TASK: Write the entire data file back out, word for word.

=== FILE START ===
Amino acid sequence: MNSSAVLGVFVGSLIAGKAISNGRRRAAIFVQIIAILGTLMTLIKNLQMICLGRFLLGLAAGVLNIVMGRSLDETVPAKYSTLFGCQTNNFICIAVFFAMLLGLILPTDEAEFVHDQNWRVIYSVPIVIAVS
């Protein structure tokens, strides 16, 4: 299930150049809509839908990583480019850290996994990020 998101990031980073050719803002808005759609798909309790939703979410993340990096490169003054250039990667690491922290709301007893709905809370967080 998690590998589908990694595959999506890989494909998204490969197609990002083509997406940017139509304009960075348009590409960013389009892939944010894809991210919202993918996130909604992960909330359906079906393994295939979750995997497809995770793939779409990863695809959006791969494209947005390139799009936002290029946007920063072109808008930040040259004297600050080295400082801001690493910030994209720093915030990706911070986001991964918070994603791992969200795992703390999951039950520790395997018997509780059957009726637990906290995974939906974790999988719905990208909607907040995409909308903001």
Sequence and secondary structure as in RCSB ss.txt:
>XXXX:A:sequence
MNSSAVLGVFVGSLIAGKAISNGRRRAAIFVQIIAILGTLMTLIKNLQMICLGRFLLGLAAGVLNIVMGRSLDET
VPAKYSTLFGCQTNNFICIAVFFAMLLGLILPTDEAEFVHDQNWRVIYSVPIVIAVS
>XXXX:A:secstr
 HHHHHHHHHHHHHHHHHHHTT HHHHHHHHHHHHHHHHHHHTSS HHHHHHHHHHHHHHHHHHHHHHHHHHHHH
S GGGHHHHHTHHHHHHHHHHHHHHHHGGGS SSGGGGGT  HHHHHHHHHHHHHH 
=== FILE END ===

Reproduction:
Amino acid sequence: MNSSAVLGVFVGSLIAGKAISNGRRRAAIFVQIIAILGTLMTLIKNLQMICLGRFLLGLAAGVLNIVMGRSLDETVPAKYSTLFGCQTNNFICIAVFFAMLLGLILPTDEAEFVHDQNWRVIYSVPIVIAVS
């Protein structure tokens, strides 16, 4: 299930150049809509839908990583480019850290996994990020 998101990031980073050719803002808005759609798909309790939703979410993340990096490169003054250039990667690491922290709301007893709905809370967080 998690590998589908990694595959999506890989494909998204490969197609990002083509997406940017139509304009960075348009590409960013389009892939944010894809991210919202993918996130909604992960909330359906079906393994295939979750995997497809995770793939779409990863695809959006791969494209947005390139799009936002290029946007920063072109808008930040040259004297600050080295400082801001690493910030994209720093915030990706911070986001991964918070994603791992969200795992703390999951039950520790395997018997509780059957009726637990906290995974939906974790999988719905990208909607907040995409909308903001």
Sequence and secondary structure as in RCSB ss.txt:
>XXXX:A:sequence
MNSSAVLGVFVGSLIAGKAISNGRRRAAIFVQIIAILGTLMTLIKNLQMICLGRFLLGLAAGVLNIVMGRSLDET
VPAKYSTLFGCQTNNFICIAVFFAMLLGLILPTDEAEFVHDQNWRVIYSVPIVIAVS
>XXXX:A:secstr
 HHHHHHHHHHHHHHHHHHHTT HHHHHHHHHHHHHHHHHHHTSS HHHHHHHHHHHHHHHHHHHHHHHHHHHHH
S GGGHHHHHTHHHHHHHHHHHHHHHHGGGS SSGGGGGT  HHHHHHHHHHHHHH 